Seat Belt Laws
Most states have seat belt laws that apply to both adults and children. These laws require the driver and any passenger(s) to wear a seat belt or harness, in compliance with federal mandates on safety belt standards. The seat belt laws usually apply to passenger cars, vans, or trucks, that are anytime in a forward motion.
Are There Any Exceptions to the Seat Belt Laws?
Many states carve out specific exceptions when their seat belt laws do not apply. These often include:
Postal carriers on duty
Ambulance and other emergency vehicles
Farm vehicles within certain mileage from the farm
Newspaper delivery persons
Medical or mental disability that prevents usage of seat belts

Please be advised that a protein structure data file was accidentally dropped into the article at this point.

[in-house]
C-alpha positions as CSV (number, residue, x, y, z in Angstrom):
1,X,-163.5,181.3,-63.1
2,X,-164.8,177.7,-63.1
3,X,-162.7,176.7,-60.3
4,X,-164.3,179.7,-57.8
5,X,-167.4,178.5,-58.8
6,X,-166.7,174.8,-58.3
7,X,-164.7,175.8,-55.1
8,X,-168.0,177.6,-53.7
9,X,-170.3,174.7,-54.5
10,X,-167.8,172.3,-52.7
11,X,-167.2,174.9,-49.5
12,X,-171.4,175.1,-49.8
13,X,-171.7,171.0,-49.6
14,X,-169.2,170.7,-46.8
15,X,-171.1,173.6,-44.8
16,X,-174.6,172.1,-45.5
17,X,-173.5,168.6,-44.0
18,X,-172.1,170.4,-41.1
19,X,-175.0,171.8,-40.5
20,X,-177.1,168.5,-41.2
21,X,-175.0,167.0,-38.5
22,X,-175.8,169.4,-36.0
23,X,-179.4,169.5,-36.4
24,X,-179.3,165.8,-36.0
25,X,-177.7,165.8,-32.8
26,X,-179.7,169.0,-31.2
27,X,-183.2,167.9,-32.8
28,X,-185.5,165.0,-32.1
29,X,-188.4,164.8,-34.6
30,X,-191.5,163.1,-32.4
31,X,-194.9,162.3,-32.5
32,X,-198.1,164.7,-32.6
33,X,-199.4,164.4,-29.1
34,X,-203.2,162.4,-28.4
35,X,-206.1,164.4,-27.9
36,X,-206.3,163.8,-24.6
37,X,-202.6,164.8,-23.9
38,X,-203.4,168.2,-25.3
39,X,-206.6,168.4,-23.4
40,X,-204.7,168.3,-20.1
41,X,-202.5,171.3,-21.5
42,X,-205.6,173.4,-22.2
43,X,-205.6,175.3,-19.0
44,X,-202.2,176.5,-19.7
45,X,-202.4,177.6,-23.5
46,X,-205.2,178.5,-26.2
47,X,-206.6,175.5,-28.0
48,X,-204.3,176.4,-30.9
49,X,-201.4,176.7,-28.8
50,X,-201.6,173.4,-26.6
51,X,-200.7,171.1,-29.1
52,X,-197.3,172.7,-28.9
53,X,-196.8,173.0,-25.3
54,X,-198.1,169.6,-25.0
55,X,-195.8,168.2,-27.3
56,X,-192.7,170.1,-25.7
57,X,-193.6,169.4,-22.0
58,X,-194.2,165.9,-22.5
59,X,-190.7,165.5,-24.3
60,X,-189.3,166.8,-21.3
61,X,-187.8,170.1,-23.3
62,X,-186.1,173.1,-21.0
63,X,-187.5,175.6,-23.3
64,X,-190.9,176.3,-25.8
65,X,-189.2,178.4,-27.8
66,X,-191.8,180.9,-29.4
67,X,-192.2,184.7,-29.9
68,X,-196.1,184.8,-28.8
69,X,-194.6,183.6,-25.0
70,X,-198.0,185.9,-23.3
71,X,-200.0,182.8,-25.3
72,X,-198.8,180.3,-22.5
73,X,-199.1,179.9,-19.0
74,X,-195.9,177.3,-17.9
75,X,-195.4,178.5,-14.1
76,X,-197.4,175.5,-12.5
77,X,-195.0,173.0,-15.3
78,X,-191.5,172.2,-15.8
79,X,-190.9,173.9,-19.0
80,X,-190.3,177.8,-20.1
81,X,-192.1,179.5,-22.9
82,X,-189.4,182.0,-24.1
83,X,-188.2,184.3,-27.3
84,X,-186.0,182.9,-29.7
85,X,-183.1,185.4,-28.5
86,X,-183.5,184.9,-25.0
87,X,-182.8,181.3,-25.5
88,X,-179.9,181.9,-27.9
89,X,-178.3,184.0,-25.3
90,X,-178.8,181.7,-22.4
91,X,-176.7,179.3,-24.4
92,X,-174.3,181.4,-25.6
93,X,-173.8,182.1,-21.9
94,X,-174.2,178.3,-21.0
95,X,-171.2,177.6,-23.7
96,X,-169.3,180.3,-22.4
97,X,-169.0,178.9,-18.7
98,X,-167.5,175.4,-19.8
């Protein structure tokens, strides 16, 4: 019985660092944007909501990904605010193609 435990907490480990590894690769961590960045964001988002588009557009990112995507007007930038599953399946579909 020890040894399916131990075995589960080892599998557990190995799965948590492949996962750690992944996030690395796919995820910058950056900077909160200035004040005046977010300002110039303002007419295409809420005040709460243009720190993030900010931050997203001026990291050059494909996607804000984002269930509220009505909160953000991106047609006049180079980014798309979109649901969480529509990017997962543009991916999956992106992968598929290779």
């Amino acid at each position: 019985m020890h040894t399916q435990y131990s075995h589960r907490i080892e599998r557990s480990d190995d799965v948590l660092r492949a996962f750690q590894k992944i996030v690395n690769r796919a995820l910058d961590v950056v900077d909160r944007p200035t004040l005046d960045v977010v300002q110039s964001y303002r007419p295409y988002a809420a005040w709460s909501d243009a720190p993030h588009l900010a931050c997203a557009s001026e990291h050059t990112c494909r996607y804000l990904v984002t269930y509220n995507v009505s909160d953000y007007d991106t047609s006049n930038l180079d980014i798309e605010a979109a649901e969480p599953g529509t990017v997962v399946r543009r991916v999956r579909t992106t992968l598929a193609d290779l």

Vehicles manufactured before a specified year
Seat Belt Laws and Child Restraints
Child restraints refer to lap belts, shoulder harnesses or age/size appropriate child safety seats. Each state has a child restraint law which specifies age and weight seat requirements for children who are being transported in a motor vehicle. The law requires that the driver transport children in a motor vehicle that meets appropriate federal motor vehicle safety standards currently in effect, and that the child is properly secured in accordance with the vehicle's manufacturer instructions.
Violation of the Seat Belt Laws
Drivers should be aware that they are responsible for themselves and for the children they are transporting. A violation of the seat belt law will usually be a ticket, but can be a misdemeanor and should be taken seriously. A first offense usually comes with a fine and court costs. However, subsequent and repeated offenses can become costly and lead to points on your driving record or worse. You should contact a lawyer to learn more about the laws in your state, and any rights and defenses you may have.
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Last Modified: 09-22-2011 02:16 PM PDT